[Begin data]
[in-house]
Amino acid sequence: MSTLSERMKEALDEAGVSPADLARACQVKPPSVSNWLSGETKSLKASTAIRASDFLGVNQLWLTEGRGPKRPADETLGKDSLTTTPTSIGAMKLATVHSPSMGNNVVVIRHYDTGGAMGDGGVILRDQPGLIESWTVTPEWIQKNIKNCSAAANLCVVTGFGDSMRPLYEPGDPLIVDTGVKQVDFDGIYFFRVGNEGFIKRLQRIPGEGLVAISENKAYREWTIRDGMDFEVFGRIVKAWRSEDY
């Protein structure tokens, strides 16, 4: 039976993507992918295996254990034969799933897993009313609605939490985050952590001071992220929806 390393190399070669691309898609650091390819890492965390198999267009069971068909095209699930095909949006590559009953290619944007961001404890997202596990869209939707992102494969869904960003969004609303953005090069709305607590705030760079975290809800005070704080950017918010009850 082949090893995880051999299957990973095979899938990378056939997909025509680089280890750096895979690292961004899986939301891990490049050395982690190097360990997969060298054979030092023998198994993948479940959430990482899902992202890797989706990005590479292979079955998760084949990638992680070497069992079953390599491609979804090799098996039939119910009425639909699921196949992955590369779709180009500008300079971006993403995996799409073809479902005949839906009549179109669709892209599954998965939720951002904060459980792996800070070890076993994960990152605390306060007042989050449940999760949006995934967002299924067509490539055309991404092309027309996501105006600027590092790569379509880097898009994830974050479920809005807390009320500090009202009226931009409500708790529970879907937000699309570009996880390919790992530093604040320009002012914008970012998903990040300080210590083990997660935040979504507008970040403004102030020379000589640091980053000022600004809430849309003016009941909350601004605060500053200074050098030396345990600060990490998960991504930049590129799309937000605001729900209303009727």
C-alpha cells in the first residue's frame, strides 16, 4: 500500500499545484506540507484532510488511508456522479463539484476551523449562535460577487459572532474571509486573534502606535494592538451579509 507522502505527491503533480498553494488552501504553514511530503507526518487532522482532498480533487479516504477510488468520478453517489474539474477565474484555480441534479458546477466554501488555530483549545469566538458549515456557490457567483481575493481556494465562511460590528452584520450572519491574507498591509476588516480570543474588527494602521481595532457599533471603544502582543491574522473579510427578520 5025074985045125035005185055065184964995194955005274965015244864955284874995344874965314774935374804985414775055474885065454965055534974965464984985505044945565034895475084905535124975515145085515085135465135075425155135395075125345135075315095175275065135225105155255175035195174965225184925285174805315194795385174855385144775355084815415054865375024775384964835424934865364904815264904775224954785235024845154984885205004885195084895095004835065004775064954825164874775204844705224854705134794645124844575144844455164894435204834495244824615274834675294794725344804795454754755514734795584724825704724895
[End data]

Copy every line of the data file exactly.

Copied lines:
[in-house]
Amino acid sequence: MSTLSERMKEALDEAGVSPADLARACQVKPPSVSNWLSGETKSLKASTAIRASDFLGVNQLWLTEGRGPKRPADETLGKDSLTTTPTSIGAMKLATVHSPSMGNNVVVIRHYDTGGAMGDGGVILRDQPGLIESWTVTPEWIQKNIKNCSAAANLCVVTGFGDSMRPLYEPGDPLIVDTGVKQVDFDGIYFFRVGNEGFIKRLQRIPGEGLVAISENKAYREWTIRDGMDFEVFGRIVKAWRSEDY
């Protein structure tokens, strides 16, 4: 039976993507992918295996254990034969799933897993009313609605939490985050952590001071992220929806 390393190399070669691309898609650091390819890492965390198999267009069971068909095209699930095909949006590559009953290619944007961001404890997202596990869209939707992102494969869904960003969004609303953005090069709305607590705030760079975290809800005070704080950017918010009850 082949090893995880051999299957990973095979899938990378056939997909025509680089280890750096895979690292961004899986939301891990490049050395982690190097360990997969060298054979030092023998198994993948479940959430990482899902992202890797989706990005590479292979079955998760084949990638992680070497069992079953390599491609979804090799098996039939119910009425639909699921196949992955590369779709180009500008300079971006993403995996799409073809479902005949839906009549179109669709892209599954998965939720951002904060459980792996800070070890076993994960990152605390306060007042989050449940999760949006995934967002299924067509490539055309991404092309027309996501105006600027590092790569379509880097898009994830974050479920809005807390009320500090009202009226931009409500708790529970879907937000699309570009996880390919790992530093604040320009002012914008970012998903990040300080210590083990997660935040979504507008970040403004102030020379000589640091980053000022600004809430849309003016009941909350601004605060500053200074050098030396345990600060990490998960991504930049590129799309937000605001729900209303009727």
C-alpha cells in the first residue's frame, strides 16, 4: 500500500499545484506540507484532510488511508456522479463539484476551523449562535460577487459572532474571509486573534502606535494592538451579509 507522502505527491503533480498553494488552501504553514511530503507526518487532522482532498480533487479516504477510488468520478453517489474539474477565474484555480441534479458546477466554501488555530483549545469566538458549515456557490457567483481575493481556494465562511460590528452584520450572519491574507498591509476588516480570543474588527494602521481595532457599533471603544502582543491574522473579510427578520 5025074985045125035005185055065184964995194955005274965015244864955284874995344874965314774935374804985414775055474885065454965055534974965464984985505044945565034895475084905535124975515145085515085135465135075425155135395075125345135075315095175275065135225105155255175035195174965225184925285174805315194795385174855385144775355084815415054865375024775384964835424934865364904815264904775224954785235024845154984885205004885195084895095004835065004775064954825164874775204844705224854705134794645124844575144844455164894435204834495244824615274834675294794725344804795454754755514734795584724825704724895